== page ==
**Definition:**An IIR (Infinite Impulse Response) filter is a type of digital filter that uses feedback to achieve its filtering effect. It is called “infinite impulse response” because the filter’s impulse response does not decay to zero in a finite amount of time, but rather continues indefinitely.The mathematical representation of an IIR filter can be expressed in terms of its transfer function, which relates the input signal to the output signal. The transfer function of an IIR filter can be represented in the z-domain as: H(z) = Y(z) / X(z) = (b0 + b1z^-1 + b2z^-2 + … + bmz^-m) / (1 + a1z^-1 + a2z^-2 + … + anz^-n) z^{-1}z^{-2}z^{-m}z^{-n}$ are the z-domain delay operators The coefficients b0, b1, …, bm and a1, a2, …, can determine the frequency response and other characteristics of the filter. In general, the order of the filter is equal to the maximum of m and n. The transfer function of an IIR filter can be converted to the time domain using the inverse z-transform, which gives the filter’s impulse response. The impulse response of an IIR filter typically decays slowly and does not reach zero, due to the feedback loop in the filter’s design. In terms of fNIRS analysis, the Butterworth filter is a commonly used type of IIR filter. It is a type of low-pass filter that provides a maximally flat frequency response in the passband, which means that the gain is constant up to a certain cutoff frequency. The Butterworth filter is often used in fNIRS analysis to remove high-frequency noise from the measured signals, which can be caused by factors such as movement artifacts or electrical interference. Furthermore, it may be helpful to learn about the concept of filter design and how to select appropriate filter parameters, such as the cutoff frequency and filter order, based on the characteristics of the input signal and the desired filtering effect. Additionally, it may be useful to learn about the limitations and potential drawbacks of IIR filters, such as the potential for instability and phase distortion.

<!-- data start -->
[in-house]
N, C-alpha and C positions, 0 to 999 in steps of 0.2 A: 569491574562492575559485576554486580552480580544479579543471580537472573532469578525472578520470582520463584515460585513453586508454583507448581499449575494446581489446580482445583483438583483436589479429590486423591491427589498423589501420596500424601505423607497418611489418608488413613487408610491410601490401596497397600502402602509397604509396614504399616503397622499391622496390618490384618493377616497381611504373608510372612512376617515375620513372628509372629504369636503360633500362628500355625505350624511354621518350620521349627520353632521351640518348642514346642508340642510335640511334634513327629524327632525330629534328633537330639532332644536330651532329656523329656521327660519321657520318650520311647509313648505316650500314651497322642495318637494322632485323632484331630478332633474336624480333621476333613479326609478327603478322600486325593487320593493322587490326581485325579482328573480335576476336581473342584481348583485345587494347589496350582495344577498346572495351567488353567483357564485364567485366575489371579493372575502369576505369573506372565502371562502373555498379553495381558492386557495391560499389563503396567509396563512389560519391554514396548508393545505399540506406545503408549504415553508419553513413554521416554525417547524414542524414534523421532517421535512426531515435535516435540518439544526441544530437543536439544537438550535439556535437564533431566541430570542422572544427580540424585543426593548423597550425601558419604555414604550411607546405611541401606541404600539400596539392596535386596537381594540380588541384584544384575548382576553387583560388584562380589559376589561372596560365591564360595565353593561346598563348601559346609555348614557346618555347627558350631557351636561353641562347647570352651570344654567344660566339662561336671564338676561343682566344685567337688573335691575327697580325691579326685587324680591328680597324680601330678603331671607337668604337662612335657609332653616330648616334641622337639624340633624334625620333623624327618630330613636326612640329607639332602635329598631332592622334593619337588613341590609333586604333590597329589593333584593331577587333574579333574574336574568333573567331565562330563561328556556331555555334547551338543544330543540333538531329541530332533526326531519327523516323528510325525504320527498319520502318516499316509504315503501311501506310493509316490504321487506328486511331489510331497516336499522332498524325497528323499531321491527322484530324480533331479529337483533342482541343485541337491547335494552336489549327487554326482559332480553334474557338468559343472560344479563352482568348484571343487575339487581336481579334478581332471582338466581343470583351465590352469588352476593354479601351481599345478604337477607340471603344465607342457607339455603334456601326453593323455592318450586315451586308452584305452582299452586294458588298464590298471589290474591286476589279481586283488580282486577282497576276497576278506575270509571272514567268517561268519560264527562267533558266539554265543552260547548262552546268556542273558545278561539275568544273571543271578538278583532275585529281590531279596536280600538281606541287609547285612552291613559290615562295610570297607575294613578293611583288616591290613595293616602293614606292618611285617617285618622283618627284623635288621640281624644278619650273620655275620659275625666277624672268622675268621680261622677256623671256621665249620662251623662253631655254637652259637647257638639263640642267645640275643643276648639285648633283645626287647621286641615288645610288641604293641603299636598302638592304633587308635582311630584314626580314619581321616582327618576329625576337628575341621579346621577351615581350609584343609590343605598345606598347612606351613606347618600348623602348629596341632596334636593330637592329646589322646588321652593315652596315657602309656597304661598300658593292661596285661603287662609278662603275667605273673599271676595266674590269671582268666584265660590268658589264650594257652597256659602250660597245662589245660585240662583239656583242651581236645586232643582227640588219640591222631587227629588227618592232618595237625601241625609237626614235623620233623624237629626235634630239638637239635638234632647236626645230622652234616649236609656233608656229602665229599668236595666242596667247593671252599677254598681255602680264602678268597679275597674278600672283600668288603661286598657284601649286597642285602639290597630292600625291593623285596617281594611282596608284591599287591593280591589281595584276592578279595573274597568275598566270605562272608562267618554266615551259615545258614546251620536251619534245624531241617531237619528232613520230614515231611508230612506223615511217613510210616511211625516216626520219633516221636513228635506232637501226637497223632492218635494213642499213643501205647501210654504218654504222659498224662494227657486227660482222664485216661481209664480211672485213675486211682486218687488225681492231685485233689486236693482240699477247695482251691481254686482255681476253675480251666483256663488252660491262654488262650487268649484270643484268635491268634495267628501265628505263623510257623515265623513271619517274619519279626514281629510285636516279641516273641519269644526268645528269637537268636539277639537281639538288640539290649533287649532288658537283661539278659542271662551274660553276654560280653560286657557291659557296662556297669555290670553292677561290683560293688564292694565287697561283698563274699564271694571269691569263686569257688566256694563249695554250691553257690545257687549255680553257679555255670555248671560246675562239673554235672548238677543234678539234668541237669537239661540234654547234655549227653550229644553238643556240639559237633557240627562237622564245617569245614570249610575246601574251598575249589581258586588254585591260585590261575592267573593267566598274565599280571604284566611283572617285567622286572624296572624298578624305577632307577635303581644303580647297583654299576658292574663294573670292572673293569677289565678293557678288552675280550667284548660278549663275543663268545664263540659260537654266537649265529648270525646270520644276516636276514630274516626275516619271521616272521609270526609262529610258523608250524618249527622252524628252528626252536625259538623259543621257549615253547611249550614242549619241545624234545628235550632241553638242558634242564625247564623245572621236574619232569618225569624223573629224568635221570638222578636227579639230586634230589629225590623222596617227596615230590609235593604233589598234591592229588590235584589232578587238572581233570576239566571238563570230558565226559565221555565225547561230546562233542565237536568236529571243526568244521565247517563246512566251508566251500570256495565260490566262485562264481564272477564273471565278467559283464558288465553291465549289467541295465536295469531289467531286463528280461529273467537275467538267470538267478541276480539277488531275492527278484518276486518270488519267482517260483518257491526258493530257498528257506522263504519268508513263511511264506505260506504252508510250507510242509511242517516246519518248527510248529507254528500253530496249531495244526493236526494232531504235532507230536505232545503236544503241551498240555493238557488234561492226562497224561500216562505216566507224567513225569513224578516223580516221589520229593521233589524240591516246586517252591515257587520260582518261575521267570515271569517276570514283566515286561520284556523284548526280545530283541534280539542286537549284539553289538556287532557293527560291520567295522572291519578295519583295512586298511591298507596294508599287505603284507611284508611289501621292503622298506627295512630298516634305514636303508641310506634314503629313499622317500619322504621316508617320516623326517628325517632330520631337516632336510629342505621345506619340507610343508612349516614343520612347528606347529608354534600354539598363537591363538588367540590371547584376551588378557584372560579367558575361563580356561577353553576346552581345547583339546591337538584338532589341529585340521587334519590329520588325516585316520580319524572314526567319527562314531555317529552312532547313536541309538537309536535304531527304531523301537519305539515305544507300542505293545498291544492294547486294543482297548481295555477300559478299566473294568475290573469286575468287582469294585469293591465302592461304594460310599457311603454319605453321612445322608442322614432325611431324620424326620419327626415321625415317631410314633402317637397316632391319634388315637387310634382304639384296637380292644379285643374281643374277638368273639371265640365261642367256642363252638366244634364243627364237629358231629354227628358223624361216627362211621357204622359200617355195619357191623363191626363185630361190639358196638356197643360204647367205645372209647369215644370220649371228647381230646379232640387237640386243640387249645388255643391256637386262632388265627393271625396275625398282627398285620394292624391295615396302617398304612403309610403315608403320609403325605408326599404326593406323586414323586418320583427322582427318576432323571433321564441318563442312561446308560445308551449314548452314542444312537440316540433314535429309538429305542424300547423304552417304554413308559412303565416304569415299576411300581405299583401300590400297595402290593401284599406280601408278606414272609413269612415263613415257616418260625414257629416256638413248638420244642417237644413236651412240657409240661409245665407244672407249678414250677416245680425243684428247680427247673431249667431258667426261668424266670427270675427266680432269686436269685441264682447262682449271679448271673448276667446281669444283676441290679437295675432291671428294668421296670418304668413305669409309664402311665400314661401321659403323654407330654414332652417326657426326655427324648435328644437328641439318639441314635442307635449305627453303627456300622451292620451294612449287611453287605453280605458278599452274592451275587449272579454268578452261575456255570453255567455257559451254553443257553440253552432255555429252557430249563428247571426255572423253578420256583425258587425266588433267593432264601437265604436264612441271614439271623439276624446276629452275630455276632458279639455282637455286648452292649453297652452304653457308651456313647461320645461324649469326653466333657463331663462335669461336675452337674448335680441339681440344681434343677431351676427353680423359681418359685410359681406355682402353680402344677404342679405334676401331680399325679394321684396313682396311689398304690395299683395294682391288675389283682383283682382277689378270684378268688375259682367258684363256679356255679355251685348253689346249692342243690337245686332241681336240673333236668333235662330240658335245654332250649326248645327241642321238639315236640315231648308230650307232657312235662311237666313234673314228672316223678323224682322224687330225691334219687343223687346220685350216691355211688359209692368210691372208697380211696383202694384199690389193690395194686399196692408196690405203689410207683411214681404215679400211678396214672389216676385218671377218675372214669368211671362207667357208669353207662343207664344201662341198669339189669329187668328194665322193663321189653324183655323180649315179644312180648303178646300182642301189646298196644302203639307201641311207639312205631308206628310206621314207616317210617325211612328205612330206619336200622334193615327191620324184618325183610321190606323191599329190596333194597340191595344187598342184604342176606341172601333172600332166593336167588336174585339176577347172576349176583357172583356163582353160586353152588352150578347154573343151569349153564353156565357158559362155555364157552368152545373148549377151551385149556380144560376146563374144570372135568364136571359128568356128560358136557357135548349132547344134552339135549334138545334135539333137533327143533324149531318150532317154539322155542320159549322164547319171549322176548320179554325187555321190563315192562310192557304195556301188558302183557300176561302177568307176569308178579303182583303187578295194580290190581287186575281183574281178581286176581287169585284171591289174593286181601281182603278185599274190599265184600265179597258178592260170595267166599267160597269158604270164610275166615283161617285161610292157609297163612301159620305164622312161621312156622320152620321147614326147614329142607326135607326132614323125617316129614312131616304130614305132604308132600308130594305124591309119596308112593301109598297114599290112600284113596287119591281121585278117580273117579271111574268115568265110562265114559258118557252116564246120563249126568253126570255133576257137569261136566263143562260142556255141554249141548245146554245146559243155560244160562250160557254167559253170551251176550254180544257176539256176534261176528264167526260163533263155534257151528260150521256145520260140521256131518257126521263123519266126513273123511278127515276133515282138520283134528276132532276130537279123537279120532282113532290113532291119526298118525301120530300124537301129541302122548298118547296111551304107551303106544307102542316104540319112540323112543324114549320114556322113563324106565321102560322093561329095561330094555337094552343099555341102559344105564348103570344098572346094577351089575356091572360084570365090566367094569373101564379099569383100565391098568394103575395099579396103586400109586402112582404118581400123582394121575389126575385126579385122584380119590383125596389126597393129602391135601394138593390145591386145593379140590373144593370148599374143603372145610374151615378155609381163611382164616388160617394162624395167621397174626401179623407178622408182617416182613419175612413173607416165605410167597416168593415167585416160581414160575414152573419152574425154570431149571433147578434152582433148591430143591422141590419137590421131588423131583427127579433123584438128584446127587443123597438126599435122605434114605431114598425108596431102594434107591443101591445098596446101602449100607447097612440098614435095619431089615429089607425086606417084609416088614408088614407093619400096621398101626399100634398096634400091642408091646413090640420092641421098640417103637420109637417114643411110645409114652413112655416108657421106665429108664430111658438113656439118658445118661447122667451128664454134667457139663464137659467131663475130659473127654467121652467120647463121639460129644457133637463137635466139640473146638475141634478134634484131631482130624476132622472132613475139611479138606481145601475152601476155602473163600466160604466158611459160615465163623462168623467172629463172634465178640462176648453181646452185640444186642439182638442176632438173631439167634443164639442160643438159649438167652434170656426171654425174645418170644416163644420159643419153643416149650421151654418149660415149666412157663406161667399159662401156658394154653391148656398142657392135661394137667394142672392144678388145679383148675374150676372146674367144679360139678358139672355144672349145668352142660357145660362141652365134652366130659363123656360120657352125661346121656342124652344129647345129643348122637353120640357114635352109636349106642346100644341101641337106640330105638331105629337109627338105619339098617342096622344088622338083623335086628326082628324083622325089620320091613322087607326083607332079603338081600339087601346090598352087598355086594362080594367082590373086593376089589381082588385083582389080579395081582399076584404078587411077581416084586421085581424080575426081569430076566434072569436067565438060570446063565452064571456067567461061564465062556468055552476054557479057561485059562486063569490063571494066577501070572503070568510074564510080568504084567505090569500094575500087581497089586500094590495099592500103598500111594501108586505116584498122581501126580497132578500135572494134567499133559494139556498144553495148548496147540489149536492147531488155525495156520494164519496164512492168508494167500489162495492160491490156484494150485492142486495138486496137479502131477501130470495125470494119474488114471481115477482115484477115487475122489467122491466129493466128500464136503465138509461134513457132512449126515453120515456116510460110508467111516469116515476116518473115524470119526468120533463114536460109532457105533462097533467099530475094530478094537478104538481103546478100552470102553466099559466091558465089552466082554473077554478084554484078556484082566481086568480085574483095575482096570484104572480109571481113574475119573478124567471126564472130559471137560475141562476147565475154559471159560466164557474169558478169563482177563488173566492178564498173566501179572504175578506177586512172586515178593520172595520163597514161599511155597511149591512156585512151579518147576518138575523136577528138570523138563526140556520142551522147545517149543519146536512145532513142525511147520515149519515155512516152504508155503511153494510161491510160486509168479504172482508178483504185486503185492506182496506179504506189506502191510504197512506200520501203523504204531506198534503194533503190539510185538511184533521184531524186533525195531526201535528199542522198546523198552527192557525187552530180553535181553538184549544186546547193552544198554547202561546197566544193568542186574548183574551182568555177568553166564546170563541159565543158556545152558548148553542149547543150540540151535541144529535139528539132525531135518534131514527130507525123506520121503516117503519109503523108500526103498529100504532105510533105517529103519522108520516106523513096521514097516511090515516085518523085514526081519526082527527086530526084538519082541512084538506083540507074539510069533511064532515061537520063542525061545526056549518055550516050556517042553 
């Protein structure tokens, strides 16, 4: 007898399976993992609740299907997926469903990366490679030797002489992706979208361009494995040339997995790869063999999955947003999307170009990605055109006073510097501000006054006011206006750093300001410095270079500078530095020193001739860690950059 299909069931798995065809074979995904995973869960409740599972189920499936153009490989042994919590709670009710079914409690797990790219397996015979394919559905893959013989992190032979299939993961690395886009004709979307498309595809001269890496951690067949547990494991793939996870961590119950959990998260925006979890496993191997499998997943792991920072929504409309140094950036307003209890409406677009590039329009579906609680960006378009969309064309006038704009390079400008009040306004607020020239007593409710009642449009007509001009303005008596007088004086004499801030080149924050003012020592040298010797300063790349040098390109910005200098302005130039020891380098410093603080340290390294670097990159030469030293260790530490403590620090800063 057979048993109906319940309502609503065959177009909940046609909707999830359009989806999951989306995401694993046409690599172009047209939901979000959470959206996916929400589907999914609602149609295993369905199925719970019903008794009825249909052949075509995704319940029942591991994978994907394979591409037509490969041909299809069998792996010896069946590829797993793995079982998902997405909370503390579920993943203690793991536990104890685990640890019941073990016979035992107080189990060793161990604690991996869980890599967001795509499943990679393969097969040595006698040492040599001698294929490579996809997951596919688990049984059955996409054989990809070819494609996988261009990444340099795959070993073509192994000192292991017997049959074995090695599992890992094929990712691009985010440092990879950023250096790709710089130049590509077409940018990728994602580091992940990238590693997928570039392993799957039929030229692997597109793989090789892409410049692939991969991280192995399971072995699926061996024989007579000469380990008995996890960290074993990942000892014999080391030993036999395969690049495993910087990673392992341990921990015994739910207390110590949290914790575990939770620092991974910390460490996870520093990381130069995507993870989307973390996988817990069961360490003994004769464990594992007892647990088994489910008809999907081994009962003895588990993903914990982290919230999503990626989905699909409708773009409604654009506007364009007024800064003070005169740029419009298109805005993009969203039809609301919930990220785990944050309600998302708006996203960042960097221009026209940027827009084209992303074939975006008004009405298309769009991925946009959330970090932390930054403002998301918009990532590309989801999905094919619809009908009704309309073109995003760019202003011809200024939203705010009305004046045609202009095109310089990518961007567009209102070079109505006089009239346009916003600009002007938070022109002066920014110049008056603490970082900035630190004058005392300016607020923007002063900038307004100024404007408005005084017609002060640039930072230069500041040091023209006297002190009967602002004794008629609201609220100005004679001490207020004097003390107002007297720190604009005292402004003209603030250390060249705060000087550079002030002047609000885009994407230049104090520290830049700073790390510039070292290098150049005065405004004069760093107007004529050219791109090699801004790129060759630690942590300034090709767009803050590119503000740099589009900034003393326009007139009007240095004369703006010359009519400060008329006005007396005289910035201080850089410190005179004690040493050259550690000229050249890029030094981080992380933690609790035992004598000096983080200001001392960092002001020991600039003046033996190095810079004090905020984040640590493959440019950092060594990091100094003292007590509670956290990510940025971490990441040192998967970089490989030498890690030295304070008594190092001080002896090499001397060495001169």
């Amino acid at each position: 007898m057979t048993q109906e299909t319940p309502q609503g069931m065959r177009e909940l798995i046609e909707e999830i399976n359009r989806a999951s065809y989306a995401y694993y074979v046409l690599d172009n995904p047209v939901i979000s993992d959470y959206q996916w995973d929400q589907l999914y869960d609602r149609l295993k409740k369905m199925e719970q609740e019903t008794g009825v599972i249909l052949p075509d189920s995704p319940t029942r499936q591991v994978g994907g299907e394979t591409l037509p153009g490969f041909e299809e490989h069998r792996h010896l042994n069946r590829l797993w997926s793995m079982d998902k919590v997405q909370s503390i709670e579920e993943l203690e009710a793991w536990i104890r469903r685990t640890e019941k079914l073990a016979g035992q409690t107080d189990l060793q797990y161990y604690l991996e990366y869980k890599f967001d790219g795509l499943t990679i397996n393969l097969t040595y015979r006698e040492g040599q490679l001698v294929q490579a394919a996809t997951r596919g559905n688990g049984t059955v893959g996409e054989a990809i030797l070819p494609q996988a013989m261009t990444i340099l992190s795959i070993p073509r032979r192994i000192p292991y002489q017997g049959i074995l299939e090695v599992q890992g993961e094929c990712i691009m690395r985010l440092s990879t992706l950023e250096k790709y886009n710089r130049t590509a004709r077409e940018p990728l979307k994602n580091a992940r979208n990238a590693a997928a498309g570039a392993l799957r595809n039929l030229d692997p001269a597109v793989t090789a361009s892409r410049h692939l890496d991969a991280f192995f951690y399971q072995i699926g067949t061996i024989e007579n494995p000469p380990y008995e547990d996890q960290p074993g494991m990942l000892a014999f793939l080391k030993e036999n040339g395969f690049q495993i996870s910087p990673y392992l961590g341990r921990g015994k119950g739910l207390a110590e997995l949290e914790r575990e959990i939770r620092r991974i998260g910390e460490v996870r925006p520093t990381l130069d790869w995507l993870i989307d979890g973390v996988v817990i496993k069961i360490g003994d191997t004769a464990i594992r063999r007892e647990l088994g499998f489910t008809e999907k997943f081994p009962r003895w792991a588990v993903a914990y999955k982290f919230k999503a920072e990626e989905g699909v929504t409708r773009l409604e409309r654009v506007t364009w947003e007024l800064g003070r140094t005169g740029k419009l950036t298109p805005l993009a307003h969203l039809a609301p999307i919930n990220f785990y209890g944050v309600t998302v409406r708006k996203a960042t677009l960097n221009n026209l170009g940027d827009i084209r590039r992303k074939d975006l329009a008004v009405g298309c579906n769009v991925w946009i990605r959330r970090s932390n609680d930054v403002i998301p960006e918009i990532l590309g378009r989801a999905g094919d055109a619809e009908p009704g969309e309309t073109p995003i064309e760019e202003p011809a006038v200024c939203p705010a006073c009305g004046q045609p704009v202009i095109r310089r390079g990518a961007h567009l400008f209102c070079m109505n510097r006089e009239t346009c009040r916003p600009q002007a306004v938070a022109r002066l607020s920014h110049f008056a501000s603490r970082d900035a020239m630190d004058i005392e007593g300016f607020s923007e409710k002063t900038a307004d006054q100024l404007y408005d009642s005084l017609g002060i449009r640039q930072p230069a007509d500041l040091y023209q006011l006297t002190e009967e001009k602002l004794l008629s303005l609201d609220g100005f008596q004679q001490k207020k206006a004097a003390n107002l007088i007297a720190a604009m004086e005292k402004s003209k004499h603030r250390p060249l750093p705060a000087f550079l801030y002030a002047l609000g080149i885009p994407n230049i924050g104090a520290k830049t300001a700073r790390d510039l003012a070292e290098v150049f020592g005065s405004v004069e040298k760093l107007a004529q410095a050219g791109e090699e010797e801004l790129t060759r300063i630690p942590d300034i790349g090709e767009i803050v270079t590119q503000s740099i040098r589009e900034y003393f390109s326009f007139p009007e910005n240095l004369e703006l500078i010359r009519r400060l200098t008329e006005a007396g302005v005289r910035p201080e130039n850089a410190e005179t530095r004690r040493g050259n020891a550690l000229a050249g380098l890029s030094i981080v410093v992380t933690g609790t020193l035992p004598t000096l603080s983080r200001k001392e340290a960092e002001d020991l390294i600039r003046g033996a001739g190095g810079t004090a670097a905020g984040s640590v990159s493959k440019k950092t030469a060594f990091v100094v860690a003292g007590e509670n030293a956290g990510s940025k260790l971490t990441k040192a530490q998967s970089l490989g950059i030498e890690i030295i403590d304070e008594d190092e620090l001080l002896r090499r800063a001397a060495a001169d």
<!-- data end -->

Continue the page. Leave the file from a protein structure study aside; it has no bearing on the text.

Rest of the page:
**Alternative definition:**An IIR filter requires past output data values in addition to input data. An IIR filter has a frequency response that includes zeros and poles due to having a feedback mechanism that might allow the filter becomes unstable compared to an FIR filter. The property of infinite impulse response (IIR) applies to many linear time-invariant systems that are distinguished by having an impulse response that does not become exactly zero beyond a given point but instead continues indefinitely.

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**References:**https://doi.org/10.1109/ICEC.1996.542373

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